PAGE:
Hello. I am a Mom and this past summer I went through one of the worst nightmares a mother can face short of one of her children dying. I found out that my oldest son had been molesting my daughter.
My entire family is working through the healing process now. We are in therapy separately and as a family. But I thought our story might help another family somewhere along the way; either by recognizing the signs or just by knowing that you are not alone in this.
About 2 years ago, I had some suspicions that things were wrong with my daughter. She had written a story at school that made mention of her “pee burning”. She was being very destructive in her room, throwing trash and clothing around. She was still wetting the bed at night- and sometimes during the day (even though she was 8 years old), and she often had stomach aches. But I never suspected my own son.
I did however take her to a counselor and express my fears. Unfortunately my daughter is very shy, and would not open up to this woman. She denied that anything had happened to her, and the counselor believed her. Then the professional set my mind at ease. I felt that surely if a licensed therapist felt my daughter was not being abused, she must be right.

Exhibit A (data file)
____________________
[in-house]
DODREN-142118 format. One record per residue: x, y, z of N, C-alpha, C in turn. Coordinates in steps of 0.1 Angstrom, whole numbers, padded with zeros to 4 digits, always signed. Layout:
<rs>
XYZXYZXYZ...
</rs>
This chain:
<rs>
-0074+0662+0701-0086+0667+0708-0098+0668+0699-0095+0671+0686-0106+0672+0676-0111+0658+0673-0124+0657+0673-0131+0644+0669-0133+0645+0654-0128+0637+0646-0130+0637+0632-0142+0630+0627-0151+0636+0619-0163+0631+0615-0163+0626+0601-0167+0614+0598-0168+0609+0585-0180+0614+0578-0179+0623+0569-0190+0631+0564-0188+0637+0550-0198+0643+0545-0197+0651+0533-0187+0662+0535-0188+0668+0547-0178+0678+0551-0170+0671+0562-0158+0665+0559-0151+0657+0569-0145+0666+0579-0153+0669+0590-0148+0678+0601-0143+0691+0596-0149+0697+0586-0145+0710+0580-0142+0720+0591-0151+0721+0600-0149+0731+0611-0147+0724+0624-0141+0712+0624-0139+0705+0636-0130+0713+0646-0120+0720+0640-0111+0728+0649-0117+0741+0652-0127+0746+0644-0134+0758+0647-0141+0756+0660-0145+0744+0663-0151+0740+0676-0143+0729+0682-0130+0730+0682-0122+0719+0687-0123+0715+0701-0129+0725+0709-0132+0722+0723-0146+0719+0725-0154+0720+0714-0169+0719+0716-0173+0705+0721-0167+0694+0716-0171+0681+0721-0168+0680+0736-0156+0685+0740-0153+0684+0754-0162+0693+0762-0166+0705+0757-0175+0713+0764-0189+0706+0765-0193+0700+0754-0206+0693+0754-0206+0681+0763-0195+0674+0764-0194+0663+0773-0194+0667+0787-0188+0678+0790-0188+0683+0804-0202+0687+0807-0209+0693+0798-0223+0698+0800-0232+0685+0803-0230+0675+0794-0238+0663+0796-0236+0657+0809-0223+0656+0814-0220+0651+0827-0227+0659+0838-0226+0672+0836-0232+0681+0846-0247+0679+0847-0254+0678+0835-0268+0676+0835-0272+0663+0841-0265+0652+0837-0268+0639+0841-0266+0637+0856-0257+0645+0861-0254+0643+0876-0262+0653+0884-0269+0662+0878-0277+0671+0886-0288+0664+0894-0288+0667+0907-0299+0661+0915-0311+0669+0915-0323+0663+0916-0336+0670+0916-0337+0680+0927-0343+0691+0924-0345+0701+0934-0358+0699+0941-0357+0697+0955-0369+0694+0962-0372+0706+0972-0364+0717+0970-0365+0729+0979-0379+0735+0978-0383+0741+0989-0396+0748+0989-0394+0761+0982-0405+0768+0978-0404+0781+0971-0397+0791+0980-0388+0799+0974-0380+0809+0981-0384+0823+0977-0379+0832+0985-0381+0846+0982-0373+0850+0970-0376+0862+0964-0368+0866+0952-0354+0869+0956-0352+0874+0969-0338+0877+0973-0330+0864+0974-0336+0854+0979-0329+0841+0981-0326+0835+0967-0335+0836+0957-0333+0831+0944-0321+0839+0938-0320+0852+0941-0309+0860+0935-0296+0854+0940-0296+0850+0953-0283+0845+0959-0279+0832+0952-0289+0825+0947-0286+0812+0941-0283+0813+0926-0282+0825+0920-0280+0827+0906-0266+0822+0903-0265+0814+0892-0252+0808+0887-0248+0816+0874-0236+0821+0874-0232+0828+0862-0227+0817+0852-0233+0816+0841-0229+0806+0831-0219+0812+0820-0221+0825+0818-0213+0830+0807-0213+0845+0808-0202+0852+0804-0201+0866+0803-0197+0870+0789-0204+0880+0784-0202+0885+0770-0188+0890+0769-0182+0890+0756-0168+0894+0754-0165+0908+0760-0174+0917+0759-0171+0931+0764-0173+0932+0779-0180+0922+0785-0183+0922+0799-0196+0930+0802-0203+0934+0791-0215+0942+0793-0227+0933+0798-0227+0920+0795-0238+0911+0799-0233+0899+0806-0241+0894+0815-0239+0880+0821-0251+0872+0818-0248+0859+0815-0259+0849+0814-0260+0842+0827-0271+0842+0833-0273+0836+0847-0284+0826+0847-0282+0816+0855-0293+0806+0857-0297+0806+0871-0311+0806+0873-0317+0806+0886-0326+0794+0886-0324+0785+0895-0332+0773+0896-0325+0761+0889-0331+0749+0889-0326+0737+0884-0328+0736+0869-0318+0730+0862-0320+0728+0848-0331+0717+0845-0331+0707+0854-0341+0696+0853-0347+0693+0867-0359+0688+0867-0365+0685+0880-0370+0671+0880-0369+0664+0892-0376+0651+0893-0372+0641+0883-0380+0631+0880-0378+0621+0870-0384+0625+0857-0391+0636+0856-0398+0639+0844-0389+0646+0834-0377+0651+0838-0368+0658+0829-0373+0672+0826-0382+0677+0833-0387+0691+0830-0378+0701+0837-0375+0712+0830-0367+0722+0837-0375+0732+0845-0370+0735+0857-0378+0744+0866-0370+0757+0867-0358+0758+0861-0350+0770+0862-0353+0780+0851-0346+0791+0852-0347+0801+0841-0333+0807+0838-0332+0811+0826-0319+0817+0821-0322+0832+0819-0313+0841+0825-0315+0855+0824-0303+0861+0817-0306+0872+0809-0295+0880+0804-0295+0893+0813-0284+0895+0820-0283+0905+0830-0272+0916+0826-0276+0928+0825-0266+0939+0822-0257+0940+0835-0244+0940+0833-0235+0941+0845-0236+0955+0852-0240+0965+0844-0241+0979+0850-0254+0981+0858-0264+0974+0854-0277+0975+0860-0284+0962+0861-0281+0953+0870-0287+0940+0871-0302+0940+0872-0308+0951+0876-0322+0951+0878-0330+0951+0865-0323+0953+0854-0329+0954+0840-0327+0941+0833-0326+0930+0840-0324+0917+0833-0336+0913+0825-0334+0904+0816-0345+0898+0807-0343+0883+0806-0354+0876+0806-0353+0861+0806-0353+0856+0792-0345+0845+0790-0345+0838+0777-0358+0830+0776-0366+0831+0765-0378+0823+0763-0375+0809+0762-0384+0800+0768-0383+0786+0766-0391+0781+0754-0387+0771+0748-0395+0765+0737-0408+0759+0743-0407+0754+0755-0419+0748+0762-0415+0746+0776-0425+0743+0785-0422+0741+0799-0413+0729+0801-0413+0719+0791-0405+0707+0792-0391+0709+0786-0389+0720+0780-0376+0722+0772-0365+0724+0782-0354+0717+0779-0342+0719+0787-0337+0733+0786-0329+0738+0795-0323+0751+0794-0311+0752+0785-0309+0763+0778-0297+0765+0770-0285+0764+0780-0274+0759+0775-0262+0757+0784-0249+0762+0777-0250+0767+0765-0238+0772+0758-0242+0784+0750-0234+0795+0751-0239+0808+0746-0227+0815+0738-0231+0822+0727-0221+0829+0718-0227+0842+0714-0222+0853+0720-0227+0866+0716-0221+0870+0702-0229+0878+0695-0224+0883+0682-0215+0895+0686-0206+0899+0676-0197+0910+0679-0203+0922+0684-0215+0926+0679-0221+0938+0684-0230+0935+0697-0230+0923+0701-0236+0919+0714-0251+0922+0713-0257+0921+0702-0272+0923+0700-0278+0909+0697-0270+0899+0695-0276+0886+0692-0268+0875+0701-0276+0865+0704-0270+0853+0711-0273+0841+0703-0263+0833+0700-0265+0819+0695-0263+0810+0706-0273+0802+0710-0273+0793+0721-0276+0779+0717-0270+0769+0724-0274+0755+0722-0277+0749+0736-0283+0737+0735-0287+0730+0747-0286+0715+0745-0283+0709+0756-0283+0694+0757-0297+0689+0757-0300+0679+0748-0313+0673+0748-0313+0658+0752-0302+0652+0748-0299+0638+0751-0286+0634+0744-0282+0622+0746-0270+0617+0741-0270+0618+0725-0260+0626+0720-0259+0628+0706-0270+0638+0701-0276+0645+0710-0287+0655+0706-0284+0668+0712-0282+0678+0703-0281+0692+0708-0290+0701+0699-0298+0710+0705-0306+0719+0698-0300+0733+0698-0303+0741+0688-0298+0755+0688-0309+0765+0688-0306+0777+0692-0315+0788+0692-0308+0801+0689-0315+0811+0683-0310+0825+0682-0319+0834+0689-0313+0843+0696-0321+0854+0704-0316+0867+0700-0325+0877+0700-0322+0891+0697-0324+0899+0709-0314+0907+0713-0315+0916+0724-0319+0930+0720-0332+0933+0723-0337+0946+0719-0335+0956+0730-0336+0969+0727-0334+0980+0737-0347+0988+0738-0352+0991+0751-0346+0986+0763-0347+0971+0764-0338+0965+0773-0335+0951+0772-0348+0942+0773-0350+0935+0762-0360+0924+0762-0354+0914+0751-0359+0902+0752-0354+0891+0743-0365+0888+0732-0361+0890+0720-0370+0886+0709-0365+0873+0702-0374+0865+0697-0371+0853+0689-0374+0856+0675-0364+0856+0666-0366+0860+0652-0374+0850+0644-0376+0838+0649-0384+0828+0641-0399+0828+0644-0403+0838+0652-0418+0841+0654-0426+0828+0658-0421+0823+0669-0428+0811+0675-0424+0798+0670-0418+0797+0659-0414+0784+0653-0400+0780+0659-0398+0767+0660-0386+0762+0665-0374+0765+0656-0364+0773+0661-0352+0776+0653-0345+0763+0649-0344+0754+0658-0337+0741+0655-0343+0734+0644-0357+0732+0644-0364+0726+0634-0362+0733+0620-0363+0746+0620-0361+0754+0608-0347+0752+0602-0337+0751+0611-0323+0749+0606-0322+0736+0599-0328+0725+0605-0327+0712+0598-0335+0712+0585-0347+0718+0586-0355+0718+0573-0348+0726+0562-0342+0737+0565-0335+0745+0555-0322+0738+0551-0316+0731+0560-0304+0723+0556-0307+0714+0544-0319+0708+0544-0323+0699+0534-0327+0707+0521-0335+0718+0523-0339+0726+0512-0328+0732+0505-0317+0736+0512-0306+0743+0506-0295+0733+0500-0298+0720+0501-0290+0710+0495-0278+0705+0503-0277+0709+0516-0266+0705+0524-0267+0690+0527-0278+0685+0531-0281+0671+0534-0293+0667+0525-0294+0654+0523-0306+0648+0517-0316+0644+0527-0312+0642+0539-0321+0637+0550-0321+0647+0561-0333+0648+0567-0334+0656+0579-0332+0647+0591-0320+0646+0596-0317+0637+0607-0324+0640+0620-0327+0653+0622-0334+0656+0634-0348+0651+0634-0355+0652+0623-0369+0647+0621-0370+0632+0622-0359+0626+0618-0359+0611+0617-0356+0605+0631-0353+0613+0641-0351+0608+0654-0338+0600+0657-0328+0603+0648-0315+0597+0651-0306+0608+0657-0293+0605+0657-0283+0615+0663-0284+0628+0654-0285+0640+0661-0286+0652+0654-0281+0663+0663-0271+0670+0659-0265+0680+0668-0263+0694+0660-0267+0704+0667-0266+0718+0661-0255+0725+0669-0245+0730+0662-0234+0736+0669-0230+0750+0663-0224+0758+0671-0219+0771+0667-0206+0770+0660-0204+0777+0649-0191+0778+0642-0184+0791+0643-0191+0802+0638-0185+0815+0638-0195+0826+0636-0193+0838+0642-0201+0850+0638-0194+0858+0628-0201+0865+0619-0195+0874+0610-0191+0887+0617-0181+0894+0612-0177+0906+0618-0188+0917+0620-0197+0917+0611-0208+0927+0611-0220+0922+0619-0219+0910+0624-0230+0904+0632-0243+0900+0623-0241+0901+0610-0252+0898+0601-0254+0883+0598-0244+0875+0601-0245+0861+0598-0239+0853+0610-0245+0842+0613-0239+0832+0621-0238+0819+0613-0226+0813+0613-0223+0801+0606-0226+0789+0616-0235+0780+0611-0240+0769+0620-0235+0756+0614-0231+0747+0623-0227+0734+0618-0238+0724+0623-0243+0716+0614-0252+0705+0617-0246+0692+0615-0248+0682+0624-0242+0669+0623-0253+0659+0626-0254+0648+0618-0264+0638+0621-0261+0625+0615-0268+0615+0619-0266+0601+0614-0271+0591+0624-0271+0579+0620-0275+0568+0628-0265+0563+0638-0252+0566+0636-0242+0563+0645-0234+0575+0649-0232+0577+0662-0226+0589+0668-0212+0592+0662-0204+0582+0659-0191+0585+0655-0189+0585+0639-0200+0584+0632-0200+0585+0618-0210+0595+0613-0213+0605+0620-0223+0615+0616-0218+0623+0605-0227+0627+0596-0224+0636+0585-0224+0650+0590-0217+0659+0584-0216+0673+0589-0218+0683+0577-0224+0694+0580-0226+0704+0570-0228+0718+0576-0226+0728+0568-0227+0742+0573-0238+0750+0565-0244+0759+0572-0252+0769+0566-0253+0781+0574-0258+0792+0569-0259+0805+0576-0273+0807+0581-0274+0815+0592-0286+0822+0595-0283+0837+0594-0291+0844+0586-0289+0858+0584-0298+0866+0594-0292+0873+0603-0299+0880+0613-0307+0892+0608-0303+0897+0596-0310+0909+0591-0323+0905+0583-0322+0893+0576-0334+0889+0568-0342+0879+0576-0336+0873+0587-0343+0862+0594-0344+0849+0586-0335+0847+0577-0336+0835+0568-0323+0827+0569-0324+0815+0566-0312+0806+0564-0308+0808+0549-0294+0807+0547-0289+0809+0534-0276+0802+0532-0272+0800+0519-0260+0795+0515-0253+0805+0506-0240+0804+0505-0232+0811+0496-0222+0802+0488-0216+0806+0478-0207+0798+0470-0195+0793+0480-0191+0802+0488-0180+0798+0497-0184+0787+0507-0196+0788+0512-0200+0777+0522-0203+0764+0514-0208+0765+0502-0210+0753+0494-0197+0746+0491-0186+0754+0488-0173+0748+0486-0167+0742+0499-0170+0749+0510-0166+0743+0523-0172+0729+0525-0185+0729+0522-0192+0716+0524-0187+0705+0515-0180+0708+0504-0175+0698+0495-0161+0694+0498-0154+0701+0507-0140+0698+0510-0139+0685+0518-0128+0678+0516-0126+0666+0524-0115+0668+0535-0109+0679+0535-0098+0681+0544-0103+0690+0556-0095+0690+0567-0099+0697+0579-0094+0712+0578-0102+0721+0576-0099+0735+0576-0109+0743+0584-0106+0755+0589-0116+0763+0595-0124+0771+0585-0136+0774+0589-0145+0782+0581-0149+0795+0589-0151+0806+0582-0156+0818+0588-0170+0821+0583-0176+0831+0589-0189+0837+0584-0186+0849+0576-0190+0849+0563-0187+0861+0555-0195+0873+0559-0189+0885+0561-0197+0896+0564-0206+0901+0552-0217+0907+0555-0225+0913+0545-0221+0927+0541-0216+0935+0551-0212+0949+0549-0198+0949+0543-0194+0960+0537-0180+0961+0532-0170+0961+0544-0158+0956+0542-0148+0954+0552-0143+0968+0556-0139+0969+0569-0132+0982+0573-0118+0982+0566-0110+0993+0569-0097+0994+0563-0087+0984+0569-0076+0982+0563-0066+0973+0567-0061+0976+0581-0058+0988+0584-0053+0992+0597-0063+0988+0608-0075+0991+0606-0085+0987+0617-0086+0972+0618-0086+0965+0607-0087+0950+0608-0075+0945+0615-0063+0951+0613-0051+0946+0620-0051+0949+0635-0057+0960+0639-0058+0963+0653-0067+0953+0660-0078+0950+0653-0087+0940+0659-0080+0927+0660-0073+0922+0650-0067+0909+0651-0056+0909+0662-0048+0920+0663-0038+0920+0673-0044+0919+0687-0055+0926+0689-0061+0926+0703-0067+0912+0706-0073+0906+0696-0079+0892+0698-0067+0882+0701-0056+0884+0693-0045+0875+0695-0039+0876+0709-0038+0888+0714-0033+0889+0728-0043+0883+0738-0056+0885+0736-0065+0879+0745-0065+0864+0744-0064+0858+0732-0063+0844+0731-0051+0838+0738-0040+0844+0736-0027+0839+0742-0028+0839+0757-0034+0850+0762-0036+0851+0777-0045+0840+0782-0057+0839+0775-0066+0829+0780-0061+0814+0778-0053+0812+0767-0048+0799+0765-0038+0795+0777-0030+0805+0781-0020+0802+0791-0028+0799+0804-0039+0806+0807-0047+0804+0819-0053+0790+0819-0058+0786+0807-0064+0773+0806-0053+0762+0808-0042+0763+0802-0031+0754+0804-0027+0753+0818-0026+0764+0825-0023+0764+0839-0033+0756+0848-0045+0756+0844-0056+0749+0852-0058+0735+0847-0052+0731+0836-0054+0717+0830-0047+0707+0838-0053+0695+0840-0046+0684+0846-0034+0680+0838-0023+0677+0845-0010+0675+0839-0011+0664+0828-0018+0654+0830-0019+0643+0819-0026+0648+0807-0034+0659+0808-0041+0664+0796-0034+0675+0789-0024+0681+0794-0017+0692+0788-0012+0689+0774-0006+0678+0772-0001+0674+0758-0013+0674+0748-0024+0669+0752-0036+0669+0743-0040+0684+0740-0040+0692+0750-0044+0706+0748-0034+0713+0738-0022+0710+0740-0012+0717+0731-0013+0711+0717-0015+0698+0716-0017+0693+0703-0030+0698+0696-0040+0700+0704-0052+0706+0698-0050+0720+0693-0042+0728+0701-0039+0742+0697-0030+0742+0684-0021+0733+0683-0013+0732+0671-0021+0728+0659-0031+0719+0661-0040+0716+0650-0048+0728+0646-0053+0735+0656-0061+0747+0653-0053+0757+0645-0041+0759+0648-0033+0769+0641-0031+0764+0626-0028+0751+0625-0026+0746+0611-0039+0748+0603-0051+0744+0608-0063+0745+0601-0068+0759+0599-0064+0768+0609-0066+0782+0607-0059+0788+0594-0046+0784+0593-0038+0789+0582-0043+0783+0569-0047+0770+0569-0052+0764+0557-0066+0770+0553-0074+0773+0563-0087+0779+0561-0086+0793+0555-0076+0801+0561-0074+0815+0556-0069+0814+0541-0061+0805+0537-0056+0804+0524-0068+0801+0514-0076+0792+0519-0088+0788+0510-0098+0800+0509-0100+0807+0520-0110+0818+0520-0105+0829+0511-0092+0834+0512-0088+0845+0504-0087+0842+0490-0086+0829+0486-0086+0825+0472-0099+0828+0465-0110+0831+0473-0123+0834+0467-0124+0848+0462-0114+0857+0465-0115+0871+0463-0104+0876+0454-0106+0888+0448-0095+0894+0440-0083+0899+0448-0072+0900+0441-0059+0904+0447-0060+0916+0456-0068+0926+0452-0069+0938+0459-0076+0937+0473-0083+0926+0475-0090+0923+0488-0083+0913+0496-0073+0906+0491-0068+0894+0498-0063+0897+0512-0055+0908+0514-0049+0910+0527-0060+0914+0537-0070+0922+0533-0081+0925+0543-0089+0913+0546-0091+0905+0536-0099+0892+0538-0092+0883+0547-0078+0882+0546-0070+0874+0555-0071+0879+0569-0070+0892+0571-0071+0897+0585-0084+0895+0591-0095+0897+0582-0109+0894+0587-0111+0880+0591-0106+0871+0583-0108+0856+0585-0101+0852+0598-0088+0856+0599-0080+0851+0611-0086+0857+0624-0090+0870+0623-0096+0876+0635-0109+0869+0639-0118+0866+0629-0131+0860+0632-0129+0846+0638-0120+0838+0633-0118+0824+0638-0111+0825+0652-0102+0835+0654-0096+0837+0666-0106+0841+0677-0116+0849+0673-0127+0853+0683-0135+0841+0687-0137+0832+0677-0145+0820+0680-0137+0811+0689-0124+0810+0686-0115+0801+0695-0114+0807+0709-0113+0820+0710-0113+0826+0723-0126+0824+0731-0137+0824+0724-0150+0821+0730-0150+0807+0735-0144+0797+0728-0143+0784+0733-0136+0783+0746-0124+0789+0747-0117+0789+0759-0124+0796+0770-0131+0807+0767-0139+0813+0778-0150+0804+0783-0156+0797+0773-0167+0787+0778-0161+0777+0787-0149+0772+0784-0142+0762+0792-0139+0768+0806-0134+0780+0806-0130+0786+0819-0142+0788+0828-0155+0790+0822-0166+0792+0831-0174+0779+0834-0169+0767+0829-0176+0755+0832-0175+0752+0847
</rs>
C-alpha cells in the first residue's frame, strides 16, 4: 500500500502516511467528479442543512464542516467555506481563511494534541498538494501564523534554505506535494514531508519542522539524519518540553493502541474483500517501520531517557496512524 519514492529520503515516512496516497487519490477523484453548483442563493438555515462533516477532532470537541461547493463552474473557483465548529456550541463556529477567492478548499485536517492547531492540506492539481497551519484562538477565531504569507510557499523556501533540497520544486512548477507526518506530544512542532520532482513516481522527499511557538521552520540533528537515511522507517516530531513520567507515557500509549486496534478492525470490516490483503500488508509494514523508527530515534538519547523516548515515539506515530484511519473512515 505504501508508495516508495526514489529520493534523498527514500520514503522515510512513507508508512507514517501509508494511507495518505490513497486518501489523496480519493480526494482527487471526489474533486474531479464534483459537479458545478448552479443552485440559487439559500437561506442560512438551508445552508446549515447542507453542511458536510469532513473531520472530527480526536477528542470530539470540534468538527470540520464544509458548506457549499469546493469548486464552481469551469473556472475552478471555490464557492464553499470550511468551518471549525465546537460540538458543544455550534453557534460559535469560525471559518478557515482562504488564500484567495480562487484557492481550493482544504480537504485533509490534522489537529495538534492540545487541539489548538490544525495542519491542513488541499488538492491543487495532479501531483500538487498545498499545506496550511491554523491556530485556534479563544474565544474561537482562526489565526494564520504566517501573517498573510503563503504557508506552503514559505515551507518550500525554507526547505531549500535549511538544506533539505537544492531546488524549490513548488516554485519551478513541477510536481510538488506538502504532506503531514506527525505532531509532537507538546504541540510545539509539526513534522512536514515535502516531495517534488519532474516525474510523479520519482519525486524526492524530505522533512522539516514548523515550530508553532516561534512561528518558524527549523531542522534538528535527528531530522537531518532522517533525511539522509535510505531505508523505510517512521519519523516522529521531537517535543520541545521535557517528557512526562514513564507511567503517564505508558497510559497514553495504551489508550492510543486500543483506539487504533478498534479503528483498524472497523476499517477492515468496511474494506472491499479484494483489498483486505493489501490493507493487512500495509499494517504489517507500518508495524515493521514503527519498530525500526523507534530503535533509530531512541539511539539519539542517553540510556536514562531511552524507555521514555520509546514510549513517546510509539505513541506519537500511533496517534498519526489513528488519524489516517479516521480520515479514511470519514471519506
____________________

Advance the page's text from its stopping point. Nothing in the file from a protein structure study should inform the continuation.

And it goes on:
What I did not take into account was how frightened my daughter was of my son.
My son has other mental issues. He suffers from autism. Because of his autism, he goes through horrible rages at times. He has put me into the ER twice. But both times were due to a negative reaction to a new medication that caused a psychotic type episode. In my attempts to restrain him, he beat me badly. He spent both times in a mental hospital in order to level out his medications.